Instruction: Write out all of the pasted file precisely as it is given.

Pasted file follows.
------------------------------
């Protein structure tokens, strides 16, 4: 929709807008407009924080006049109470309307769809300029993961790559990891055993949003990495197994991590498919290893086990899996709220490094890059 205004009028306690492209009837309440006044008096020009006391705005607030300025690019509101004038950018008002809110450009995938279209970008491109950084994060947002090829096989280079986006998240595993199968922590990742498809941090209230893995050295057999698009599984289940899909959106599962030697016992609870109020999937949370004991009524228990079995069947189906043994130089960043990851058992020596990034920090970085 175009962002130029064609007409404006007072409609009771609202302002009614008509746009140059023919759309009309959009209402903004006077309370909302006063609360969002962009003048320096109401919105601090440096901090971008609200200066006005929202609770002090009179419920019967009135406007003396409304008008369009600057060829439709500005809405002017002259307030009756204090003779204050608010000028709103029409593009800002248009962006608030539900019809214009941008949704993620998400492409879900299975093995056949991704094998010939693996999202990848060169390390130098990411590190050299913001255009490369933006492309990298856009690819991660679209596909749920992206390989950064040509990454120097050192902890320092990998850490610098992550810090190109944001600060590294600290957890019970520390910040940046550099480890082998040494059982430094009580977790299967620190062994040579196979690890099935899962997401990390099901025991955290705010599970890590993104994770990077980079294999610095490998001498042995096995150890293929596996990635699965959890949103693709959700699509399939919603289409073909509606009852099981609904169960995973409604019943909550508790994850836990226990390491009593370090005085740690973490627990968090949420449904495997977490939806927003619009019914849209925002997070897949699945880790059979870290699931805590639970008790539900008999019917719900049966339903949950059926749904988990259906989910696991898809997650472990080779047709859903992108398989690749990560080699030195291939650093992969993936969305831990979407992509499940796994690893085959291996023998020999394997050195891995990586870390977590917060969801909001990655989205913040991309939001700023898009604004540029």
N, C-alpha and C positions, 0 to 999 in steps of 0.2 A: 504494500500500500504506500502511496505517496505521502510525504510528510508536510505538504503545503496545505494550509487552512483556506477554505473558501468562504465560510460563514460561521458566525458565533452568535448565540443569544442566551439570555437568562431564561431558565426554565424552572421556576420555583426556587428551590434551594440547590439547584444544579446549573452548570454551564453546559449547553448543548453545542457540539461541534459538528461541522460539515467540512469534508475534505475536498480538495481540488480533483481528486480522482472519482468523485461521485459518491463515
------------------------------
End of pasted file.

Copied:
């Protein structure tokens, strides 16, 4: 929709807008407009924080006049109470309307769809300029993961790559990891055993949003990495197994991590498919290893086990899996709220490094890059 205004009028306690492209009837309440006044008096020009006391705005607030300025690019509101004038950018008002809110450009995938279209970008491109950084994060947002090829096989280079986006998240595993199968922590990742498809941090209230893995050295057999698009599984289940899909959106599962030697016992609870109020999937949370004991009524228990079995069947189906043994130089960043990851058992020596990034920090970085 175009962002130029064609007409404006007072409609009771609202302002009614008509746009140059023919759309009309959009209402903004006077309370909302006063609360969002962009003048320096109401919105601090440096901090971008609200200066006005929202609770002090009179419920019967009135406007003396409304008008369009600057060829439709500005809405002017002259307030009756204090003779204050608010000028709103029409593009800002248009962006608030539900019809214009941008949704993620998400492409879900299975093995056949991704094998010939693996999202990848060169390390130098990411590190050299913001255009490369933006492309990298856009690819991660679209596909749920992206390989950064040509990454120097050192902890320092990998850490610098992550810090190109944001600060590294600290957890019970520390910040940046550099480890082998040494059982430094009580977790299967620190062994040579196979690890099935899962997401990390099901025991955290705010599970890590993104994770990077980079294999610095490998001498042995096995150890293929596996990635699965959890949103693709959700699509399939919603289409073909509606009852099981609904169960995973409604019943909550508790994850836990226990390491009593370090005085740690973490627990968090949420449904495997977490939806927003619009019914849209925002997070897949699945880790059979870290699931805590639970008790539900008999019917719900049966339903949950059926749904988990259906989910696991898809997650472990080779047709859903992108398989690749990560080699030195291939650093992969993936969305831990979407992509499940796994690893085959291996023998020999394997050195891995990586870390977590917060969801909001990655989205913040991309939001700023898009604004540029």
N, C-alpha and C positions, 0 to 999 in steps of 0.2 A: 504494500500500500504506500502511496505517496505521502510525504510528510508536510505538504503545503496545505494550509487552512483556506477554505473558501468562504465560510460563514460561521458566525458565533452568535448565540443569544442566551439570555437568562431564561431558565426554565424552572421556576420555583426556587428551590434551594440547590439547584444544579446549573452548570454551564453546559449547553448543548453545542457540539461541534459538528461541522460539515467540512469534508475534505475536498480538495481540488480533483481528486480522482472519482468523485461521485459518491463515